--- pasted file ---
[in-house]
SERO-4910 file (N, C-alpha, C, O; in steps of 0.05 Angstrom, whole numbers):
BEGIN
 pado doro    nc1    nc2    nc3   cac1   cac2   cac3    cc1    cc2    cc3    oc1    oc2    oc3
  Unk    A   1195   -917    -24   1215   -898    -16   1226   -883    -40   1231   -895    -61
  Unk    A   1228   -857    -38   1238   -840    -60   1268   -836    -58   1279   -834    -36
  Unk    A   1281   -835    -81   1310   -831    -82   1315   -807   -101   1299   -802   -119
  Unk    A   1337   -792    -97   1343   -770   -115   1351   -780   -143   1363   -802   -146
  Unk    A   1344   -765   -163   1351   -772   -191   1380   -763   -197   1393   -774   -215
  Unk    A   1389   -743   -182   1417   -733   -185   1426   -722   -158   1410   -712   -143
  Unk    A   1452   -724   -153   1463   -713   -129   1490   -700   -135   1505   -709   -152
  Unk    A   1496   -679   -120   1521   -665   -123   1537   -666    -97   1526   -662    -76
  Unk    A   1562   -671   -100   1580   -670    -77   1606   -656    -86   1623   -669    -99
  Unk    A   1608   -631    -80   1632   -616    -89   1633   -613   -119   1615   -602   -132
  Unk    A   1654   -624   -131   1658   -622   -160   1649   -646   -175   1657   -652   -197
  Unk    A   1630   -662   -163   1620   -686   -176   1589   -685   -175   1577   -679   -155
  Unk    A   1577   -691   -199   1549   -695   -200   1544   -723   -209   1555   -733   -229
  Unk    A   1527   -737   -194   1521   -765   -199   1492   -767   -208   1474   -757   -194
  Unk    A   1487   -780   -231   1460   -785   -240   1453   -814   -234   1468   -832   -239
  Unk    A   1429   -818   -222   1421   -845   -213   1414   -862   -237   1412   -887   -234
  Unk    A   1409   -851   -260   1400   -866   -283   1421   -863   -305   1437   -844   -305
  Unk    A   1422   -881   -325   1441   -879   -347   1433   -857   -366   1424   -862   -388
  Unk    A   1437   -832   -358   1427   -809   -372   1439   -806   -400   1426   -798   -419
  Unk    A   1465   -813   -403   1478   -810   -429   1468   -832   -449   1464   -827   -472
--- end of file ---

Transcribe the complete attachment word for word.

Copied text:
[in-house]
SERO-4910 file (N, C-alpha, C, O; in steps of 0.05 Angstrom, whole numbers):
BEGIN
 pado doro    nc1    nc2    nc3   cac1   cac2   cac3    cc1    cc2    cc3    oc1    oc2    oc3
  Unk    A   1195   -917    -24   1215   -898    -16   1226   -883    -40   1231   -895    -61
  Unk    A   1228   -857    -38   1238   -840    -60   1268   -836    -58   1279   -834    -36
  Unk    A   1281   -835    -81   1310   -831    -82   1315   -807   -101   1299   -802   -119
  Unk    A   1337   -792    -97   1343   -770   -115   1351   -780   -143   1363   -802   -146
  Unk    A   1344   -765   -163   1351   -772   -191   1380   -763   -197   1393   -774   -215
  Unk    A   1389   -743   -182   1417   -733   -185   1426   -722   -158   1410   -712   -143
  Unk    A   1452   -724   -153   1463   -713   -129   1490   -700   -135   1505   -709   -152
  Unk    A   1496   -679   -120   1521   -665   -123   1537   -666    -97   1526   -662    -76
  Unk    A   1562   -671   -100   1580   -670    -77   1606   -656    -86   1623   -669    -99
  Unk    A   1608   -631    -80   1632   -616    -89   1633   -613   -119   1615   -602   -132
  Unk    A   1654   -624   -131   1658   -622   -160   1649   -646   -175   1657   -652   -197
  Unk    A   1630   -662   -163   1620   -686   -176   1589   -685   -175   1577   -679   -155
  Unk    A   1577   -691   -199   1549   -695   -200   1544   -723   -209   1555   -733   -229
  Unk    A   1527   -737   -194   1521   -765   -199   1492   -767   -208   1474   -757   -194
  Unk    A   1487   -780   -231   1460   -785   -240   1453   -814   -234   1468   -832   -239
  Unk    A   1429   -818   -222   1421   -845   -213   1414   -862   -237   1412   -887   -234
  Unk    A   1409   -851   -260   1400   -866   -283   1421   -863   -305   1437   -844   -305
  Unk    A   1422   -881   -325   1441   -879   -347   1433   -857   -366   1424   -862   -388
  Unk    A   1437   -832   -358   1427   -809   -372   1439   -806   -400   1426   -798   -419
  Unk    A   1465   -813   -403   1478   -810   -429   1468   -832   -449   1464   -827   -472